Final exam question: Who's the best writer you’ve never heard of?

It’s not James Salter any more but the Scottish author James Kelman, who won the 1994 Man Booker Prize, and whose new novel is Mo Said She Was Quirky. “She” is Helen, who has moved to London from Glasgow, works in a casino, and lives with her daughter, and “Mo” is a kind man she loves. His full name is probably Mohammed, but Helen is a bit unclear if he is Indian or Pakistani. There is not much of a narrator here and no clear exposition. 

The book reads like Helen’s interior monologue over the course of 300 pages and a single day. In many passages, Kelman actually seems to be addressing Helen, rather than the reader, explaining her to herself.  “Sad thoughts, sadness about the thoughts; the thoughts were not sad in themselves, the sadness was from thinking about them, their lives, their lives were just poor, poor lives, the casino too and the people she saw . . .  night after night after night . . .. some horrible, just horrible, horrible people and all their horrible attitudes. . . “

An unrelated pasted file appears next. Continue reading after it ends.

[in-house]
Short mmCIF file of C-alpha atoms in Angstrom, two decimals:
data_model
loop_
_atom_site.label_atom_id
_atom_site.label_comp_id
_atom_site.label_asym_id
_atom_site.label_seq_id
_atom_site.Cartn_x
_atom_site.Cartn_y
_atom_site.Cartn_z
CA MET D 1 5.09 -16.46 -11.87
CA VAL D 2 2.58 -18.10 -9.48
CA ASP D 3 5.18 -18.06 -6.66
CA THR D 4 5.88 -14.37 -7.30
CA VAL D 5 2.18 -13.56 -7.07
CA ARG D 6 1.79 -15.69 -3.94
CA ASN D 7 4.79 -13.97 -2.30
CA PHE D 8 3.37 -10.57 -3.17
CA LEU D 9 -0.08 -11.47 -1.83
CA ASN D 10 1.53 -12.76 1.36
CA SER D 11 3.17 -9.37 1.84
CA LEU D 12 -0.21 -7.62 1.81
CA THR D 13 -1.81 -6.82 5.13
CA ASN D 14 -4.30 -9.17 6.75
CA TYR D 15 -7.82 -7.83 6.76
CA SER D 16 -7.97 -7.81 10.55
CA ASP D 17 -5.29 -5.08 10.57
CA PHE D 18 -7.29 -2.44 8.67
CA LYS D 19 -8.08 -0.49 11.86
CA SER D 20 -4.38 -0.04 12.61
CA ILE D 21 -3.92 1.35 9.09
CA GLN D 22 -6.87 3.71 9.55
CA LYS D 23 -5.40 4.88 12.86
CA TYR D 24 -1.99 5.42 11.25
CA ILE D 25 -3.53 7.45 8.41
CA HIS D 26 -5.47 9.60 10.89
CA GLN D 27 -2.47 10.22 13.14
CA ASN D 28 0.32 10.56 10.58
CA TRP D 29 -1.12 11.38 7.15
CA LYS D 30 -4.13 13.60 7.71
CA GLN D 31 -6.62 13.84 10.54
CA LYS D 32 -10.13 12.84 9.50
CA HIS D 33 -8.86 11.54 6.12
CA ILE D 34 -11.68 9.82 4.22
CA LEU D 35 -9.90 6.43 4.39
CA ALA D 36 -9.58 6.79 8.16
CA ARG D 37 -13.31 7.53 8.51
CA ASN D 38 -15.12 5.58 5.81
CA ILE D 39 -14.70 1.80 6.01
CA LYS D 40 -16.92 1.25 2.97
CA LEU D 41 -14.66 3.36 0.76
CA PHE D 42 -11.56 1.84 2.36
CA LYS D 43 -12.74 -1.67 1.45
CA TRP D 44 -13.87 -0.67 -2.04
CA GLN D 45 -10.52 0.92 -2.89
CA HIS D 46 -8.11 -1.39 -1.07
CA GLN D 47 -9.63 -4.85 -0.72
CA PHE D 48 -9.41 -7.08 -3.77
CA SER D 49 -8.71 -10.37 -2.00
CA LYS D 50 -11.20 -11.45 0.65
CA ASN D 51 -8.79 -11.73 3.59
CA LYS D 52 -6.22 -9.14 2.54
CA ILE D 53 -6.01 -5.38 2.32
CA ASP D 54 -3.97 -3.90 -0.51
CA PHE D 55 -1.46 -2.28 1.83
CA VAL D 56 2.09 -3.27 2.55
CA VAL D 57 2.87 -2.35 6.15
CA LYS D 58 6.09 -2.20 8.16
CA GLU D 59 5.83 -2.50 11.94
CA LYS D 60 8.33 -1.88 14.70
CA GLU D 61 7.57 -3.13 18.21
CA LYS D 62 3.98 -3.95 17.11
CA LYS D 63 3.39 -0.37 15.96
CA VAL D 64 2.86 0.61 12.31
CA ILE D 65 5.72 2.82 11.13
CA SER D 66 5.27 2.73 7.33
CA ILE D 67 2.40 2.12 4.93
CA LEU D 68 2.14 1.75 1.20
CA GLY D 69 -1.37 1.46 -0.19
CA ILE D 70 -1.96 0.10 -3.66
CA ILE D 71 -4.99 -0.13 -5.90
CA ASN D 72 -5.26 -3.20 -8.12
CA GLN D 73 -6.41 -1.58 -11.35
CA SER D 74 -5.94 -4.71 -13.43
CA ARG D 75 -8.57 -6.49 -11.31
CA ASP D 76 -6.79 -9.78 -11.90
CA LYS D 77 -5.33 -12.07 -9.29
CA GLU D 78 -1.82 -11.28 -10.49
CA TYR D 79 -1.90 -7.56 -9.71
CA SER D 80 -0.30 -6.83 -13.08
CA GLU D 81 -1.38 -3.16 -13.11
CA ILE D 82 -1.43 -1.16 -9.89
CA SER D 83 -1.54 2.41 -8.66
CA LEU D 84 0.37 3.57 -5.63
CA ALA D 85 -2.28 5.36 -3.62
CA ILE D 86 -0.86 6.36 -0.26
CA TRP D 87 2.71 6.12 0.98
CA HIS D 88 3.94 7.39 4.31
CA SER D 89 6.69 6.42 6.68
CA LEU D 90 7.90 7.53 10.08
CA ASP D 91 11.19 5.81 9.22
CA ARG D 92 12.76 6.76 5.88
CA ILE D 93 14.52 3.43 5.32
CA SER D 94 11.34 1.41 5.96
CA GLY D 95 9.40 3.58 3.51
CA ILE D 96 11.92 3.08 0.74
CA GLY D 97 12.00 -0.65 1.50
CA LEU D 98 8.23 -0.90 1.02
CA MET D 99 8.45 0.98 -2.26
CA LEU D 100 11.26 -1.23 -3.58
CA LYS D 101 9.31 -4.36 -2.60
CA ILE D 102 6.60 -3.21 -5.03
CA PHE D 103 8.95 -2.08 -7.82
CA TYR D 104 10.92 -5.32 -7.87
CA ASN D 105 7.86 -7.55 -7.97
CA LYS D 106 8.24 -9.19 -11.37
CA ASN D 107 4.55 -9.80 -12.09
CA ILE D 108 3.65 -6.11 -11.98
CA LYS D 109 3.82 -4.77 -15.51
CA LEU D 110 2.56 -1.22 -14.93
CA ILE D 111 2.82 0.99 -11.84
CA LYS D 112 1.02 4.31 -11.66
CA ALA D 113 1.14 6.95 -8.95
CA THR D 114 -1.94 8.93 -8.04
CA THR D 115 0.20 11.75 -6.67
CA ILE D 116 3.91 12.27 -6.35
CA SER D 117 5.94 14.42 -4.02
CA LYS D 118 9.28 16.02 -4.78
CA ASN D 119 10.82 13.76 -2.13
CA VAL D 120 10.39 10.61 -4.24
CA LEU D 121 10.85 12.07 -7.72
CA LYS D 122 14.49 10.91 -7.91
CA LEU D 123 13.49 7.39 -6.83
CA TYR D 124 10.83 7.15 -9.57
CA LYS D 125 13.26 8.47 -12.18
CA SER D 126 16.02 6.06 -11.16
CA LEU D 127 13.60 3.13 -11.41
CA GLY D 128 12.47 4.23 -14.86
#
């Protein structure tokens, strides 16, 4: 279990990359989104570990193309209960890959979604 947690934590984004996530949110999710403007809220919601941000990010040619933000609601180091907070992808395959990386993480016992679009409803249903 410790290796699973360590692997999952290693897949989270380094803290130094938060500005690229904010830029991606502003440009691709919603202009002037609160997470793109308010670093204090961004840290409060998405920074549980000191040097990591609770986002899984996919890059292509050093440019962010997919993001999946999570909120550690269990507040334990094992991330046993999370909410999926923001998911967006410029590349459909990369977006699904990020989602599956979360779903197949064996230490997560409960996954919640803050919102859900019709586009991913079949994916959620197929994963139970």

Life is mean, nasty, brutish, and inescapable for Helen. Men are always a mystery and a threat. Kelman’s gift is his limitless compassion for her and the fullness of his understanding—like Faulkner ‘s for the Bundren family in As I Lay Dying. Still, nothing much seems to happen for her until, for some reason, it suddenly does. “Yet she knew she would do something. . . She knew it then. He mind had, without her knowing. She had decided. . . . Her mind had done it for her.”

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